The conquest of America

It was the year 1492,  Cristoforo Colombo (Christopher Columbus) just finished getting the blessing of King Ferdinand and Queen Isabella of Spain to search for a shorter route to Asia, for the spice trades.  He set sail with three ships, The Niña, The Pinta, and the Santa Maria from a small port in Southwestern Spain and navigated West into the unknown.   After a tedious 10 week voyage, the sailor found land, present day Bahamas and called it San Salvador, he also sailed off the Eastern coast of Cuba and the northern part of the Island of Hispaniola (The island that is Haiti and Dominican Republic) and the Santa Maria shipwrecked.   Columbus spent about three months in the newly discovered lands before returning and taking approximately 25 natives with him back to Spain, a few of his men stayed behind to colonize the newly discovered lands. 


In his subsequent voyages,  Columbus came with more ships and with even more men. He had promised the King and Queen that he would be bring riches back to Spain and those promises were hard to fill, the finding of gold was becoming hard to come by.  The indigenous men were tortured, mutilated and many of them slaughtered. Women were whipped, raped, and made sex slaves. One of Columbus’s men wrote on a journal

“While I was in the boat I captured a very beautiful Carib woman, whom the said Lord Admiral gave to me, and with whom, having taken her into my cabin, she being naked according to their custom, I conceived desire to take pleasure. I wanted to put my desire into execution but she did not want it and treated me with her finger nails in such a manner that I wished I had never begun. But seeing that (to tell you the end of it all), I took a rope and thrashed her well, for which she raised such unheard of screams that you would not have believed your ears. Finally we came to an agreement in such manner that I can tell you that she seemed to have been brought up in a school of whores.”

All in all through his four voyages, Christopher Columbus discovered the whole Caribbean region, discovered Central America and part of the Venezuelan coast.  Many can argue that Columbus was a villain and set forth the building blocks of the Spanish Conquest of the Americas.  Too many, he’s a hero, this is a man who set sail into waters never sailed by man, people believed the world was flat and that sailing far enough led to an abyss with sea monsters.  Without his his voyages, we wouldn’t of had the exchange of plants, animals, cultures, ideas (even diseases) between the two old world and new world.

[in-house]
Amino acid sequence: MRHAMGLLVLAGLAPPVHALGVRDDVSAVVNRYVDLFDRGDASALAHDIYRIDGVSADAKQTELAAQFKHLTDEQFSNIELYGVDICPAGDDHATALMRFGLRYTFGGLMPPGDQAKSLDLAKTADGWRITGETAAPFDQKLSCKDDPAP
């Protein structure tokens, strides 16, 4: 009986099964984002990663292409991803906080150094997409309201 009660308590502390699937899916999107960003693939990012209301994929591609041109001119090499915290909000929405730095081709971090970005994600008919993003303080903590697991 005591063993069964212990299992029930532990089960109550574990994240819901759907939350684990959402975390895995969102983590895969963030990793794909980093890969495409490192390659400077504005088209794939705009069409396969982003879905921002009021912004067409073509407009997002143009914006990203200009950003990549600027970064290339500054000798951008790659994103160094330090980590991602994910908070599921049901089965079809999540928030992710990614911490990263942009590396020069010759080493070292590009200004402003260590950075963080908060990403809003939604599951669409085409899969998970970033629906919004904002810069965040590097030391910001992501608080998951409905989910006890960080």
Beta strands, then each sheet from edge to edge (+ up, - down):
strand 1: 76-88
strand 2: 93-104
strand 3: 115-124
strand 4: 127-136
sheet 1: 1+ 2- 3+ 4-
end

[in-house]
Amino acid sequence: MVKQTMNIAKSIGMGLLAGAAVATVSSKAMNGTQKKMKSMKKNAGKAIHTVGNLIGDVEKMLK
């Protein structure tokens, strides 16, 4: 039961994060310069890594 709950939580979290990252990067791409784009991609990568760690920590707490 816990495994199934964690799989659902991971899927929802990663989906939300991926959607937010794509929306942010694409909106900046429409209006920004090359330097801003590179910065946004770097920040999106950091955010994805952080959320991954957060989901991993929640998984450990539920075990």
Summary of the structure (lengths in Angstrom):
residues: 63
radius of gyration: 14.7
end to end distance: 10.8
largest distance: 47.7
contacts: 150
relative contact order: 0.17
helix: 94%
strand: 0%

You decide, villain or hero?



About the author

Frank Mar

Hello, my name is Frank Mar and I like to write about anything and everything. Some of the stuff I write makes sense and other times it doesn't, but that's the beauty of blog writing, you don't have to always makes sense. I am professional IT system applications analyst working at home and also design uniforms for a living. Husband and father of two great kids. Contact me for anything via social media.

Readers Comments (2)

  1. Ya veo que tus primeras impresiones han sido muy negativas, de lo que se desprende del texto en si. Yo, española como soy, tengo que cargar con la maldita e ignominiosa culpa de mis antepasados. Asi me lo han hecho saber muchas personas que se sentian muy por encima de mí en todos los aspectos, personas que he respetado en silencio y sin poder dar mi opinión, al menos para sentir que yo no me siento culpable de hechos que sucedieron en un pasado terrible, da igual en el lugar del mundo donde estemos, con su barbarie, guerras, violaciones que desgraciadamente prevalecen hoy en dia en cualquier minúsculo e infernal habitáculo. No sé si tendré sangre de conquistadores bárbaros y sanguinarios. Solamente digo que es muy fácil acusar al otro por crímenes pasados. No me importa pedir perdón para que aquella persona que se sienta agraviada se sienta bien. Si es asi, por favor, flagelarme. En definitiva, soy una mujer.

  2. No ha hecho nada usted Maria, lo que paso ya paso.

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